Serial tech entrepreneur Naval Ravikant recently fielded readers’ questions on Tim Ferriss’s podcast on topics ranging from artificial intelligence to memento mori. Asked about happiness, Ravikant shared his definition of it and some ideas on how to get there.
I actually think happiness is the absence of suffering. It comes from peace, and that comes from just being very careful about desire, judgment and reactions.
Ravikant shares a story about a monk who was asked his secret to peace and happiness. The monk responded “I say yes. To everything that happens, I say yes.” This acceptance—not resisting what is—is a key tenet of Buddhist philosophy, as meditation teacher Tara Brach explores eloquently in her book Radical Acceptance.
Ravikant himself practices Insight meditation (Vipassana), and counsels being aware in every moment to stop yourself from judging—emulating the monk. He also suggests training your mind to find a positive interpretation of events. The latter is the cornerstone of positive psychology, pioneered by Martin Seligman at UPenn with books like Learned Optimism.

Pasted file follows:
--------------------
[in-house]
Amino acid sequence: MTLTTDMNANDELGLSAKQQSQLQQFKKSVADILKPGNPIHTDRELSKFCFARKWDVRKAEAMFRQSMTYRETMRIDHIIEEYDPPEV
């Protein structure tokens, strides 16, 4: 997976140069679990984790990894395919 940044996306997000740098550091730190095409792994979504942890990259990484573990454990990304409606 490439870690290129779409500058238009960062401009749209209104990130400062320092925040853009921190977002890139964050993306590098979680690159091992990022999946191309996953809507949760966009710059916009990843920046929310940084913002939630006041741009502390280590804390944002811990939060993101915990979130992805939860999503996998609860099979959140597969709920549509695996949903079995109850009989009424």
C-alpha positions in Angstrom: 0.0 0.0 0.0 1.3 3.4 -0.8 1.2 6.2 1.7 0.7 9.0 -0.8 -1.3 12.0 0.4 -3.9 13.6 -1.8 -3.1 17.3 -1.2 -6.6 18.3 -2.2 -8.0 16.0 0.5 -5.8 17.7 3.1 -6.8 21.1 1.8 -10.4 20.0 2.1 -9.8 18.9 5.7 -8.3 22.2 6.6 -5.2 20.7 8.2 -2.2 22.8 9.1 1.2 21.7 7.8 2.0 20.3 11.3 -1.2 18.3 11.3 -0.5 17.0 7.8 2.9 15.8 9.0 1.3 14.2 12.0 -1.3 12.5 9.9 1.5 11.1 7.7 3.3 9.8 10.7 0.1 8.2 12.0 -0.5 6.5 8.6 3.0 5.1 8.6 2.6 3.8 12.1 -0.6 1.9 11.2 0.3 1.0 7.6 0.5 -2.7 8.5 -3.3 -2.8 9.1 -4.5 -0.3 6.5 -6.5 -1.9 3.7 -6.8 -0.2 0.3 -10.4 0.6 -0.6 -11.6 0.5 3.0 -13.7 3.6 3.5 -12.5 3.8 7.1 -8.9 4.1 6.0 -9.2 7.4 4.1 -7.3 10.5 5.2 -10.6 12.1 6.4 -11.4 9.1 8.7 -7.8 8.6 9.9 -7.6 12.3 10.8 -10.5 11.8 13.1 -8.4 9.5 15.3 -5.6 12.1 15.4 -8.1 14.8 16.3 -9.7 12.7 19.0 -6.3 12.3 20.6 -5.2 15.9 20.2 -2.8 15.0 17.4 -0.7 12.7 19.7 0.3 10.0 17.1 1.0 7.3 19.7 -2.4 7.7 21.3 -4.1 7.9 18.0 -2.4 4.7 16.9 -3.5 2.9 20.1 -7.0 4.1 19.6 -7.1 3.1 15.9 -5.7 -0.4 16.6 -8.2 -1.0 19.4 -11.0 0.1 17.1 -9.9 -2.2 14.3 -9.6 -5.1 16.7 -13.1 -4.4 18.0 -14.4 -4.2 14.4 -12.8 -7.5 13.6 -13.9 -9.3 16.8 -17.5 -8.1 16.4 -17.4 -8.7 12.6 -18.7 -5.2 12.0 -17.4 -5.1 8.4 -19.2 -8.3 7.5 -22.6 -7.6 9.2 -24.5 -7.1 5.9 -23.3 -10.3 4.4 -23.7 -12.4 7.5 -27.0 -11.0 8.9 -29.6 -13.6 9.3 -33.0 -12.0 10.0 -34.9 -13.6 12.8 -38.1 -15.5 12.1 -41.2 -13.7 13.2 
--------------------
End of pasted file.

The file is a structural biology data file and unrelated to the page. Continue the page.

Another idea is to “look up and smile.” Smiling—even if you’re faking it—has been shown to increase feelings of happiness.
Ravikant mirrors the motivation behind the Sound Body category here:
If you have peace of body, it’s much easier to have peace of mind.
Peace of body for him personally includes avoiding caffeine, working out every day, and getting more sunlight on skin (boosting vitamin D, which has been shown to contribute to feelings of wellbeing).
He also suggests telling your friends you’re a happy person, so that you’ll have to live up it…
Lastly, Any time you catch yourself desiring something, ask yourself ‘Is it really that important to me that I be unhappy if this doesn’t go my way?’ The answer is almost always ‘no’.
The most important trick I think to being happy is to realize that happiness is a skill that you develop and a choice that you make. You choose to be happy and then you work at it. It’s just like building muscles, it’s just like losing weight, it’s just like succeeding at your job, it’s just like learning calculus. You decide it’s important to you, you prioritize it above everything else, you read everything on the topic and then you work at it.